Clem's Baseball home

Major League Baseball
Franchises:
Historical overview of cities,
stadiums, and owners



Historical summary timeline

League 1901-
1960
19
61
1962-
1968
1969-
1976
1977-
1992
1993-
1997
1998-
2012
2013-
National League 8 8 10 12 12 14 16 15
American League 8 10 10 12 14 14 14 15

Main historical phases

To see the geographical distribution of franchises from one era to the next, just move the mouse cursor over the appropriate period.

MLB cities 2022

Introduction / overview

From the beginning to the end of the 20th century, the number of Major League franchises nearly doubled, from 16 (eight in each league) to 30 franchises (14 in the AL, 16 in the NL). This growth has been accompanied by a greater dispersion in terms of region, and in terms of numbers of cities. There are only four multiple-team cities now (if you count Anaheim as part of Los Angeles and Oakland as part of San Francisco), and 22 single-team cities. As a result, a much larger proportion of the U.S. population is now able to see Major League games on a fairly regular basis.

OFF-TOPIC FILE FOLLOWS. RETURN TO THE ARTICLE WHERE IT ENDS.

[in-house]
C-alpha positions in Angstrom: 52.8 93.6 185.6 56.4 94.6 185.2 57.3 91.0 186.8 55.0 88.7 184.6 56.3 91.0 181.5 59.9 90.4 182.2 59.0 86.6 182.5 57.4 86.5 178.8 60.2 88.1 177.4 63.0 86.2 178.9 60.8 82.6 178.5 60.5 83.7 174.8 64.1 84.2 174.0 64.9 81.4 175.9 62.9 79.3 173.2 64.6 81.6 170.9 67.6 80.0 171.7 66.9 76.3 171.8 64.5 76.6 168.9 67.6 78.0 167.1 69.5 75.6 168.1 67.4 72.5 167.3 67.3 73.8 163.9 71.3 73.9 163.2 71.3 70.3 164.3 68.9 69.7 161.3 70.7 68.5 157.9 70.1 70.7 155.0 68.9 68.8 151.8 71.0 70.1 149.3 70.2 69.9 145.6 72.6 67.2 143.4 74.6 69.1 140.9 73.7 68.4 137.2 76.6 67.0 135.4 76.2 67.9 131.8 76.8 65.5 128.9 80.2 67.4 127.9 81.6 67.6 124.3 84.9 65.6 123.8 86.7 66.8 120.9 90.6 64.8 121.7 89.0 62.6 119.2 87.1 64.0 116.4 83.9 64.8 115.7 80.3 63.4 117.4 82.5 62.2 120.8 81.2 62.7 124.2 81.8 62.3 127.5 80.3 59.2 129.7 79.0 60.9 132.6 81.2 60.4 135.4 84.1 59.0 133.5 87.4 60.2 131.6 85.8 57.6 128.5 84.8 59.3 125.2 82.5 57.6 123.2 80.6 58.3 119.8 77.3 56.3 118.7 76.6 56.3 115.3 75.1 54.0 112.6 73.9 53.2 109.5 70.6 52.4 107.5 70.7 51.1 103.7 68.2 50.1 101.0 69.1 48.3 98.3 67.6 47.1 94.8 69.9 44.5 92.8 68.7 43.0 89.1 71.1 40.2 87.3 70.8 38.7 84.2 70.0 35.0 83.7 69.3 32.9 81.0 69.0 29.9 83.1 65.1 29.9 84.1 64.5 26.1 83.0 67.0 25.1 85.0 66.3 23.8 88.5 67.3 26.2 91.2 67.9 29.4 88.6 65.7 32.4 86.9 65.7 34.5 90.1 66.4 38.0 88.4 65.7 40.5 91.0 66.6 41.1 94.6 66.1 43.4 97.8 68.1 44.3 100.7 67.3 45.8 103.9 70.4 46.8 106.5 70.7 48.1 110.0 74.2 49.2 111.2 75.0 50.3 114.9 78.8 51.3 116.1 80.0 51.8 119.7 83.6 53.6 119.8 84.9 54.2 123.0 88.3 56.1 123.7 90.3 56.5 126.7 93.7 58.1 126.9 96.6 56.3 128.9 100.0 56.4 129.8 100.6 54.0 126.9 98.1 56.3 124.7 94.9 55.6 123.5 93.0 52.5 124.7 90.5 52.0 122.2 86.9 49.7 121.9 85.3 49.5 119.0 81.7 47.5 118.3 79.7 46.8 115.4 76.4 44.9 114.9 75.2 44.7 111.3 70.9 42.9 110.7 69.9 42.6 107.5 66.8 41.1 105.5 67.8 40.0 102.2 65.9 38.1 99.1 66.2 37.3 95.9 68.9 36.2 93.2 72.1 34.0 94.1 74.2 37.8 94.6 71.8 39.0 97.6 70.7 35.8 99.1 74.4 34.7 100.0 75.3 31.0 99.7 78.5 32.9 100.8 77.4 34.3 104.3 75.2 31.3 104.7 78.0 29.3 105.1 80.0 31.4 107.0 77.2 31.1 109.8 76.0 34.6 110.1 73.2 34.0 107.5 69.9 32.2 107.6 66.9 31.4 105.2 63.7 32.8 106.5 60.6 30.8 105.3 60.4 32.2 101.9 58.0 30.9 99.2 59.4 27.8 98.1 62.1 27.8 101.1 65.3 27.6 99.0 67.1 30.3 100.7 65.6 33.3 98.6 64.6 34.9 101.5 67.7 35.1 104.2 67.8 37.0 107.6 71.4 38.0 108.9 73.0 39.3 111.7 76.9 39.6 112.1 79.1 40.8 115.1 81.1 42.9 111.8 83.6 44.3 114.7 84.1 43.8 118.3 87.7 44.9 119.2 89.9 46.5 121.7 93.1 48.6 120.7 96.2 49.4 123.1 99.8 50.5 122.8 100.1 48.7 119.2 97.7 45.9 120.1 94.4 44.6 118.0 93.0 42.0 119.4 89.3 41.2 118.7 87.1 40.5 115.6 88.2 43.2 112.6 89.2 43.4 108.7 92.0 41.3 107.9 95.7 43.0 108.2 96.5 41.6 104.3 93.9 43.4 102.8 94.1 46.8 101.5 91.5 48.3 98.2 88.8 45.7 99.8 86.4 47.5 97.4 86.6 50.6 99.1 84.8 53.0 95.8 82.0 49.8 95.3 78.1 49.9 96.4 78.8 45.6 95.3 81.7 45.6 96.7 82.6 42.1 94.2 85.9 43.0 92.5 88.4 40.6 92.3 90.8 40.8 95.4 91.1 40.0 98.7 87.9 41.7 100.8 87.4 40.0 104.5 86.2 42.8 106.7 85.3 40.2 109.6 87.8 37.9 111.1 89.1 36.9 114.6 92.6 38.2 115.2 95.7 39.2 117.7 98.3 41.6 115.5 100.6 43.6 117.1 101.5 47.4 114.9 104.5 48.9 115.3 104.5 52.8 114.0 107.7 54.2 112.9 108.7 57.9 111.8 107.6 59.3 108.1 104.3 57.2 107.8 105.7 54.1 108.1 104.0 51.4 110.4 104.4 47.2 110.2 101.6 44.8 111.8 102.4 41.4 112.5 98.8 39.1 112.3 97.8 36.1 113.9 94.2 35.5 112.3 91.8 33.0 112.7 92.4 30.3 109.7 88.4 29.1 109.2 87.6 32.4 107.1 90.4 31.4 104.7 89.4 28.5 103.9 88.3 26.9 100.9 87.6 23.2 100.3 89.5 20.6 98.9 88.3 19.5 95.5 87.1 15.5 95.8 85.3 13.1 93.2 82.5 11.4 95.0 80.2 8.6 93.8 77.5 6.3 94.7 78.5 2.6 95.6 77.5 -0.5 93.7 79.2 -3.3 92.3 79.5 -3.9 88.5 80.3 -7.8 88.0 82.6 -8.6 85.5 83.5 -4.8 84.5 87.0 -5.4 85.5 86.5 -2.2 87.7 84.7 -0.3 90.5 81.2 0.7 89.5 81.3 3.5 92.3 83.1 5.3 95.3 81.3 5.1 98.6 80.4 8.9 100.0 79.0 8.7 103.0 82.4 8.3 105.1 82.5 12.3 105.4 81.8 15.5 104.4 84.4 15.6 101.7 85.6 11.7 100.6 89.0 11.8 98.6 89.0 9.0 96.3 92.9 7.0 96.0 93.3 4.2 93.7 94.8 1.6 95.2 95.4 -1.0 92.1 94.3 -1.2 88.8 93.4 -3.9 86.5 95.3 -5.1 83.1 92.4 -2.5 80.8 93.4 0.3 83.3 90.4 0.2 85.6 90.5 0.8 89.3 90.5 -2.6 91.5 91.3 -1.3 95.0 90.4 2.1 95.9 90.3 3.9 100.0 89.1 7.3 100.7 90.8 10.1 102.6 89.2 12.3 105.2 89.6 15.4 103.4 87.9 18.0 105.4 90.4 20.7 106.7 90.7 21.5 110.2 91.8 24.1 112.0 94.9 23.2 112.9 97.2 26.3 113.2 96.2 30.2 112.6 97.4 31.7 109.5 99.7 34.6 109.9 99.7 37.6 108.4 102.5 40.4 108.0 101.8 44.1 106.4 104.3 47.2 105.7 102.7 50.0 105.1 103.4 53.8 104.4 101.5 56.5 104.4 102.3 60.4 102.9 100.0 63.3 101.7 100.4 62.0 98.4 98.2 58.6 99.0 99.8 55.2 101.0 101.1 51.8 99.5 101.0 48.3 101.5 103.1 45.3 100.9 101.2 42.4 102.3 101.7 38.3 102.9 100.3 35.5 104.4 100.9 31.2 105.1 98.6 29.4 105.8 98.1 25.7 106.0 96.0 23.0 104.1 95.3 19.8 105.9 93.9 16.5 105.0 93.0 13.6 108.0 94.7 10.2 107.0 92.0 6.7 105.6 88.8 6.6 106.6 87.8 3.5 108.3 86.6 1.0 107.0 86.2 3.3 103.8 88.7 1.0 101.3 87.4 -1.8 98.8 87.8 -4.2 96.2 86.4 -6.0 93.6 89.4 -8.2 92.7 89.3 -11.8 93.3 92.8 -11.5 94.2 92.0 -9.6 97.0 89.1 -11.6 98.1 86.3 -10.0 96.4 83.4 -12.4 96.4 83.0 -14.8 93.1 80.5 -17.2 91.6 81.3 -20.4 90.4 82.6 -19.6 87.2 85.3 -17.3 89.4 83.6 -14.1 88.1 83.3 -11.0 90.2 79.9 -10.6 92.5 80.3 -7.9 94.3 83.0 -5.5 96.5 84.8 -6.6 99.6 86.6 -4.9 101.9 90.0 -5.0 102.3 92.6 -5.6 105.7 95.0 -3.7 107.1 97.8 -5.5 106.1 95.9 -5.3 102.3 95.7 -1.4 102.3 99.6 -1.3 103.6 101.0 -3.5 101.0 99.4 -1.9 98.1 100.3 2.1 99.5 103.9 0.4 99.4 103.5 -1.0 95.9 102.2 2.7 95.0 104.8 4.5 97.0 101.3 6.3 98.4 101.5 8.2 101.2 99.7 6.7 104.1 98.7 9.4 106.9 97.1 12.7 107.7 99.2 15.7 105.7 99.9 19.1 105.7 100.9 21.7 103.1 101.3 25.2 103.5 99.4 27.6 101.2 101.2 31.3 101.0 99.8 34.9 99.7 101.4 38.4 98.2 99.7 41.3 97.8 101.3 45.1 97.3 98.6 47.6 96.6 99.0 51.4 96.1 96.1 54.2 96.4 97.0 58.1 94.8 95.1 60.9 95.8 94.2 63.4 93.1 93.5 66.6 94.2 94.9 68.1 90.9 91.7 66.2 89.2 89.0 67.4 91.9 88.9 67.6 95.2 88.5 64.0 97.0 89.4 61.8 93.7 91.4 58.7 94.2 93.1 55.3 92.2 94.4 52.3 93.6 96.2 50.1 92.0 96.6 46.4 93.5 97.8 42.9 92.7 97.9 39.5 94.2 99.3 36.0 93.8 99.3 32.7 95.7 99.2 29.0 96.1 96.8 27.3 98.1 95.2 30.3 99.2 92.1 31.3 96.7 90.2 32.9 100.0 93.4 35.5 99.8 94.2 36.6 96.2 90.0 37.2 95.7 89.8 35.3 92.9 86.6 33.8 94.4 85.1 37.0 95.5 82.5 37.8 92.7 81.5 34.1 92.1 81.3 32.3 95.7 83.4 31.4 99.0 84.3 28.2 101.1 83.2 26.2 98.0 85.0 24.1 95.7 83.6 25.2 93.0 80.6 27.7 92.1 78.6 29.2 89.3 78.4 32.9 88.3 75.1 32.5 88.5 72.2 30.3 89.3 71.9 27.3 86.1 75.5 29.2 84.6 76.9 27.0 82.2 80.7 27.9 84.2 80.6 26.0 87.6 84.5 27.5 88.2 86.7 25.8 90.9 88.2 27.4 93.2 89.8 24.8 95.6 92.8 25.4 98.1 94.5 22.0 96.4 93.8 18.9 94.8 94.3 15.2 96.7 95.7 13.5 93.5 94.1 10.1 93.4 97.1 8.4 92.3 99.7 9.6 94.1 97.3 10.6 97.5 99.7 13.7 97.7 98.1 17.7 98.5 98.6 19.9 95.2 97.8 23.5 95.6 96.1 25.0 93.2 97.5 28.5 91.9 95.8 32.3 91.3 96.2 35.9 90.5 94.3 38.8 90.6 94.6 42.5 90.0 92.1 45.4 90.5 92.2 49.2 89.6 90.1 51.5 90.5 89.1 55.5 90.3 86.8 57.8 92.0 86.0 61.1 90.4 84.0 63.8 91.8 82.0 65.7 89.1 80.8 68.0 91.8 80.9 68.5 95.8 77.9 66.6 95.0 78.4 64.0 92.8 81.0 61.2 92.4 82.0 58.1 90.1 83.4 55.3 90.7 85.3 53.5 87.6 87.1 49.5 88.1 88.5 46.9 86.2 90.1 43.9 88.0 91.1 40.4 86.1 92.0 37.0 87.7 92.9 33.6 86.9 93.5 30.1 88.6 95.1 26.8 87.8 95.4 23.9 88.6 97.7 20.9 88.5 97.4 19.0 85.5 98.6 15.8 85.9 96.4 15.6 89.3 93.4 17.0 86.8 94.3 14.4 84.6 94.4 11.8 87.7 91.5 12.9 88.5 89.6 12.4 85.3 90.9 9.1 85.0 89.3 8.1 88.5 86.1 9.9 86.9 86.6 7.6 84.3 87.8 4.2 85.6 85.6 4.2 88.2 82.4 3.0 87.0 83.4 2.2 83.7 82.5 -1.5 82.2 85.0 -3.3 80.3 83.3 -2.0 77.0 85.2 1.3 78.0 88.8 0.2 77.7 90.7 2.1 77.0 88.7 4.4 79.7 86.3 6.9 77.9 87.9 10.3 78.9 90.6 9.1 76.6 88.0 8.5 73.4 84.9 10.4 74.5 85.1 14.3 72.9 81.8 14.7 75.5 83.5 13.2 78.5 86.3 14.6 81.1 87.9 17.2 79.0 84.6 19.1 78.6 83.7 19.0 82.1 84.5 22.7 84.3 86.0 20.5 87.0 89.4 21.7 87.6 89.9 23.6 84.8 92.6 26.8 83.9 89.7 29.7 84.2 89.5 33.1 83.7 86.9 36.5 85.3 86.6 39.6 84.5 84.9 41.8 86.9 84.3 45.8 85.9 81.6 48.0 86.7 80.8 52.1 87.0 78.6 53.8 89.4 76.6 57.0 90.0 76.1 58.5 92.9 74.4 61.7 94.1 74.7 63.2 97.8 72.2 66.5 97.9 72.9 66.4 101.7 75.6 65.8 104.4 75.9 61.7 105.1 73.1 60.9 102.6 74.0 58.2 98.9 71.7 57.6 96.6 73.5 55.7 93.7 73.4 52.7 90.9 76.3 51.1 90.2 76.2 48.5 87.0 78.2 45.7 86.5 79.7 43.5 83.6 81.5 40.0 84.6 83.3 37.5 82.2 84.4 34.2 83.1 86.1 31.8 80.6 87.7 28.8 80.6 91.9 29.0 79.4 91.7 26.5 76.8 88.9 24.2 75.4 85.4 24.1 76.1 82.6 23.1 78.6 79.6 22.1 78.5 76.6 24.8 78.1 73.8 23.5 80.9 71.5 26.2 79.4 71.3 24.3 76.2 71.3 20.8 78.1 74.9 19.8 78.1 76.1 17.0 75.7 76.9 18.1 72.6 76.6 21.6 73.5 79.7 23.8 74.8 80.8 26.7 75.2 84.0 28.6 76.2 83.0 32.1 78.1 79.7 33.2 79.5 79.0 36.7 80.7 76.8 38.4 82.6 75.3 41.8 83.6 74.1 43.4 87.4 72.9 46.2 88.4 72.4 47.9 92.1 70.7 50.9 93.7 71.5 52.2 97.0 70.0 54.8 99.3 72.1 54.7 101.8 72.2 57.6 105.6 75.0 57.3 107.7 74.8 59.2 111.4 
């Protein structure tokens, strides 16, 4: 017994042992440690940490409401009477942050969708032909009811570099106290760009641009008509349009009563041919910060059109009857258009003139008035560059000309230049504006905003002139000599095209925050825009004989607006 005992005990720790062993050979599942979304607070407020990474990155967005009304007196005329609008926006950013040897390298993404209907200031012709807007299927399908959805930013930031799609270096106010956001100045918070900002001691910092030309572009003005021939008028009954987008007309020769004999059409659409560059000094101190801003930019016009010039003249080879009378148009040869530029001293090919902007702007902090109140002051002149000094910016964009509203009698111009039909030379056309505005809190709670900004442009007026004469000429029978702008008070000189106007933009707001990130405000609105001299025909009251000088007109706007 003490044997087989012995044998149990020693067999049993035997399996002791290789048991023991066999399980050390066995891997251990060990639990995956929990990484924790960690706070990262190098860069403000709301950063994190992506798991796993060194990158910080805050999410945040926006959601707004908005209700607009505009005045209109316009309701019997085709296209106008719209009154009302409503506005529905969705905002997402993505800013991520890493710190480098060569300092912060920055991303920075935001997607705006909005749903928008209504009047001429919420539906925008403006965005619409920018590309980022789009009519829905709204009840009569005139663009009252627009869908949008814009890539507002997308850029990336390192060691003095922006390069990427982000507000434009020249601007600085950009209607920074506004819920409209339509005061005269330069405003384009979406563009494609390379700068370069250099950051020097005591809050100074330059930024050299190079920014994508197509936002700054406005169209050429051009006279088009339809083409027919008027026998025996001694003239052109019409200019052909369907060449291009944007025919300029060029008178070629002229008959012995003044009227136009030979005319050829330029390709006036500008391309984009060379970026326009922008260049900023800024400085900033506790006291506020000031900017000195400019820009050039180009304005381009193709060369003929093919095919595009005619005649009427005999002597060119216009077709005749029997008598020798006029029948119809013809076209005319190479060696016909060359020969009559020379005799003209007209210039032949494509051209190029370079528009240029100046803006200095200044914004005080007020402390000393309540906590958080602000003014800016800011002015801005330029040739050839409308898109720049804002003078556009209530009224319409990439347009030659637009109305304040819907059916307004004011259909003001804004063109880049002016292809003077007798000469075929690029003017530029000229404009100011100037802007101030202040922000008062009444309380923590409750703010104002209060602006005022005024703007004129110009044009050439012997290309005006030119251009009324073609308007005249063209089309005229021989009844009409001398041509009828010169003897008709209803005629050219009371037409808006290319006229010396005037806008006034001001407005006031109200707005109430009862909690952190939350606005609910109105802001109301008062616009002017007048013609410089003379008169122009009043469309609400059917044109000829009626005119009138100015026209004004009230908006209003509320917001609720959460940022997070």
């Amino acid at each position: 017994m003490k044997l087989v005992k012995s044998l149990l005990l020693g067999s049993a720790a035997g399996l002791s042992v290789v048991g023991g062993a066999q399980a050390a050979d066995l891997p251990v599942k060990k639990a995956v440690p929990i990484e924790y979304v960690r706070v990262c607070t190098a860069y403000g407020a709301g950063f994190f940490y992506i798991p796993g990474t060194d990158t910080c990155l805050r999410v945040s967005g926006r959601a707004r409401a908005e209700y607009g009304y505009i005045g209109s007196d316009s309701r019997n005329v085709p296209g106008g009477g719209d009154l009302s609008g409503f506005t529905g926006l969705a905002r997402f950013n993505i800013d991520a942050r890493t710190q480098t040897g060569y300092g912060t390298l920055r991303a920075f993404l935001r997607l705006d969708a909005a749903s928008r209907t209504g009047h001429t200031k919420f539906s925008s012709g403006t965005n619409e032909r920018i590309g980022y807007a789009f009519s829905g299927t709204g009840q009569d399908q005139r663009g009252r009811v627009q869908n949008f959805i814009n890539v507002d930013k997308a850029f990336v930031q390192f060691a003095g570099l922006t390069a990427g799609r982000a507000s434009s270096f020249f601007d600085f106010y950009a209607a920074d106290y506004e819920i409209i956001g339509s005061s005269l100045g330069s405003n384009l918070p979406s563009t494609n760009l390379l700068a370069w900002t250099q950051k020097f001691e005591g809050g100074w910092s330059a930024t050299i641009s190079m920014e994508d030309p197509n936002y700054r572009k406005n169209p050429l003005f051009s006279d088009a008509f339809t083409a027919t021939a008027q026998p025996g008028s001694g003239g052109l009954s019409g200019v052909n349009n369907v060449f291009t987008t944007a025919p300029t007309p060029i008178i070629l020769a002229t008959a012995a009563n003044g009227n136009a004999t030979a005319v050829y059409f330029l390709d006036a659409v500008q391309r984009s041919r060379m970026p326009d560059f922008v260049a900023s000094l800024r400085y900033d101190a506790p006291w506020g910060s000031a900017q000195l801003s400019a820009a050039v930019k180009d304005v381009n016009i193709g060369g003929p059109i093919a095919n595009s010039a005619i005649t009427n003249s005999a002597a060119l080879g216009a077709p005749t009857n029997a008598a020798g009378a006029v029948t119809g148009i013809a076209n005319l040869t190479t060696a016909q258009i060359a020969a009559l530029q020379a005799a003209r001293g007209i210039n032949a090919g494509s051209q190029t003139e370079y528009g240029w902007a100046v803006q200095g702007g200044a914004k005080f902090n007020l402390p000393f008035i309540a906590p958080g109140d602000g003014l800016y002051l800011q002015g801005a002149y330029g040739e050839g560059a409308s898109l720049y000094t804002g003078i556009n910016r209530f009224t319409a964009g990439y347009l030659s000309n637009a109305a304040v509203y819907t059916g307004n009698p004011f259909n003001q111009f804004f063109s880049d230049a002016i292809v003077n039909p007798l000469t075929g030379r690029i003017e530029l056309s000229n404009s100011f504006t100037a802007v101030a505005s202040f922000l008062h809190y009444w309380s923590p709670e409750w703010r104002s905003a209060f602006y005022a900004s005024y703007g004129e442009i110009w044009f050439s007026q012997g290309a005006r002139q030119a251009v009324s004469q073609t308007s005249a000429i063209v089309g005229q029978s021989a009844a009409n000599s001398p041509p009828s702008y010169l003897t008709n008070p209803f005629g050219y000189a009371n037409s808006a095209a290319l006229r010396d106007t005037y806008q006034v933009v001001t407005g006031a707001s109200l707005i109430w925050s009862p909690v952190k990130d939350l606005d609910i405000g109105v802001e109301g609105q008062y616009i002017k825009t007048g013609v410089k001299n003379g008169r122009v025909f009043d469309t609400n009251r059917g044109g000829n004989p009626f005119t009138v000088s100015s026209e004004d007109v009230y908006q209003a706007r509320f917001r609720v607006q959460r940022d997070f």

Franchise owners

Few subjects in the world of sports business are murkier than the question of who really owns the team? Everyone knows the names of George Steinbrenner and Ted Turner (who became less involved with the Braves after the AOL-Time Warner merger), but for other baseball franchises it is very hard to get solid information. Of course, baseball's exemption from anti-trust statutes insulates teams from normal accounting scrutiny, which is one major reason why cities routinely get blackmailed into bogus stadium subsidies, because it is hard to challenge the franchise owners' claims that they are losing money. Anyway, this table represents a first stab at nailing down the ownership status of each team. It probably contains a few errors, and will be revised and updated in the future. It may be useful to note that former MLB Commissioner Bud Selig had a financial interest in the Milwaukee Brewers, which he formally transferred to his daughter when he became the permanent commissioner a few years ago. The Seligs sold the franchise in early 2005.